15 Edward II. [A.D. 1321, 2]. Hamo de Chikewelle, Mayor, elected by the commons at the King's-wish. (fn. 51) Richard Constantin and Richard Hakeneye, Sheriffs.
In this year, just before All Saints [1 November], the King assembled his host and besieged the Castle of (fn. 52) Ledes, which belonged to Sir Bartholemew Badlesmere, then (fn. 53) Seneschal to the King; and the King reached the castle on the Vigil of All Saints, but was kept out of it for a fortnight: at the end of which time, Sir Bartholemew de (fn. 54) Burghaisse and Lady Badlesmere, and others of their company, were sent to the Tower of London; and thirteen persons who were in the castle were hanged without the gate, and one (fn. 55) Watekyn Colpeper of Kent was drawn and hanged at Winchilsse. And soon after this, the King caused a Charter of (fn. 56) great service to be made, and wished in every way that the good people of London should have sealed it; but the people of the City would not accede to it, for all that the King could do.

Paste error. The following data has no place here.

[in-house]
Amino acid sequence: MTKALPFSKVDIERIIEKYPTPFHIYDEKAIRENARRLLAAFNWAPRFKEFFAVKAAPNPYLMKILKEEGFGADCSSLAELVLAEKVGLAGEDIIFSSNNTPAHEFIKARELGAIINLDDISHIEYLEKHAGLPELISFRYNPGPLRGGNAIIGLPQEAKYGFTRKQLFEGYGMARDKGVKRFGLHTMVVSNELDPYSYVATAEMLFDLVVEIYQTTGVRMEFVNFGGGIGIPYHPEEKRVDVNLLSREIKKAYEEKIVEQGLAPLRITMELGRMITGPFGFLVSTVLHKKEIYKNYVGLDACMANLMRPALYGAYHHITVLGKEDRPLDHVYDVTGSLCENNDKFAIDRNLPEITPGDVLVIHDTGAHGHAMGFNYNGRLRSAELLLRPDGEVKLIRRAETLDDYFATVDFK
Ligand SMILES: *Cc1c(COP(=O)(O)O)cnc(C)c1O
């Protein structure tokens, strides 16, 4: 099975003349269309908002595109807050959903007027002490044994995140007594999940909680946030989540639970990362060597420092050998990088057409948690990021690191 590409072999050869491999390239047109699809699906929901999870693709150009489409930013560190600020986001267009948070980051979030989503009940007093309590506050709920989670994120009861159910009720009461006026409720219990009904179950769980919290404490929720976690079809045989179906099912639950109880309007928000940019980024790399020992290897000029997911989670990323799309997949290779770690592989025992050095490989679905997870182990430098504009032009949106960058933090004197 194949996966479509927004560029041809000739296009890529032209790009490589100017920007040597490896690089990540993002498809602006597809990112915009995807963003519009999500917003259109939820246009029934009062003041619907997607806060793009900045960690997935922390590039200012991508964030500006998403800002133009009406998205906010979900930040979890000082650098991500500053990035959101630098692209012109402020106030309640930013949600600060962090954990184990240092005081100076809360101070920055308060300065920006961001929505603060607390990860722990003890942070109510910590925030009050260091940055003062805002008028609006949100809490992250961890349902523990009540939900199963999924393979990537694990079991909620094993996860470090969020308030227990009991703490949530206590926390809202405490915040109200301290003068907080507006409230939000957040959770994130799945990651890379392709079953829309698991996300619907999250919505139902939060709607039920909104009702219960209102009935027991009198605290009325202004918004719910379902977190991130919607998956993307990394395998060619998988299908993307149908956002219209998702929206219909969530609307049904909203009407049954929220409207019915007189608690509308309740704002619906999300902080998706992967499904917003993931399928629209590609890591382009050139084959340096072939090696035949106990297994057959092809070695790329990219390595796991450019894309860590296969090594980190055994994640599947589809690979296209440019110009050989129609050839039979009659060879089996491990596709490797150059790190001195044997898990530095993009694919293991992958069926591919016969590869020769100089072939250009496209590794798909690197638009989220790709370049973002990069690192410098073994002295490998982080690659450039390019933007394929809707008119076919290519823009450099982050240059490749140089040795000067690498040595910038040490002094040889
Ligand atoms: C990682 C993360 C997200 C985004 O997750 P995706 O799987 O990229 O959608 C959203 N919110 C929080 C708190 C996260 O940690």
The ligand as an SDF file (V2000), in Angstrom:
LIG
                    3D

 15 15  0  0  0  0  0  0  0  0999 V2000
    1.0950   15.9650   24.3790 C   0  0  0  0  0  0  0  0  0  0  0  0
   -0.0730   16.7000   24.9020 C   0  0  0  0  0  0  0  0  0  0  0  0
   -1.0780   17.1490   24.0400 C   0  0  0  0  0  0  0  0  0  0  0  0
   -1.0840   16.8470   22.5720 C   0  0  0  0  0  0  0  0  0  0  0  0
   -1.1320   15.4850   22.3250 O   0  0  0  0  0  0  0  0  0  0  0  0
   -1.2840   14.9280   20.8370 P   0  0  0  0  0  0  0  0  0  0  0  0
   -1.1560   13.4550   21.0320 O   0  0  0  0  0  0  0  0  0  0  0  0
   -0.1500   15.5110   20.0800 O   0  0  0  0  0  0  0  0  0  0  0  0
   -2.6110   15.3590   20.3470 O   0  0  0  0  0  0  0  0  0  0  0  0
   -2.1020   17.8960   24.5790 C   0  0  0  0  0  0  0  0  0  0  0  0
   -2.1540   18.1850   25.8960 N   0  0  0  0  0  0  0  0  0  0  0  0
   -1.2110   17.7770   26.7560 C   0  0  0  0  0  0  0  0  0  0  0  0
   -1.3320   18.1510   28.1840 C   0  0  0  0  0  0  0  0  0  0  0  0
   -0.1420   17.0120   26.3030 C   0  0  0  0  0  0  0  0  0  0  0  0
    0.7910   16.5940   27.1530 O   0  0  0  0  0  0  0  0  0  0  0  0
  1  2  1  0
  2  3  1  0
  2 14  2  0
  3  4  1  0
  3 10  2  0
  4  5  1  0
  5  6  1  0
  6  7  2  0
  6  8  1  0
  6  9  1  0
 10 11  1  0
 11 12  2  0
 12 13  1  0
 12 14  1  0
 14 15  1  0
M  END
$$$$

At this time, the King went towards (fn. 57) Wircestre with a great host, and at the Feast of Saint Luke [18 October] the people of London sent to the King at Wircestre 380 men, persons well armed.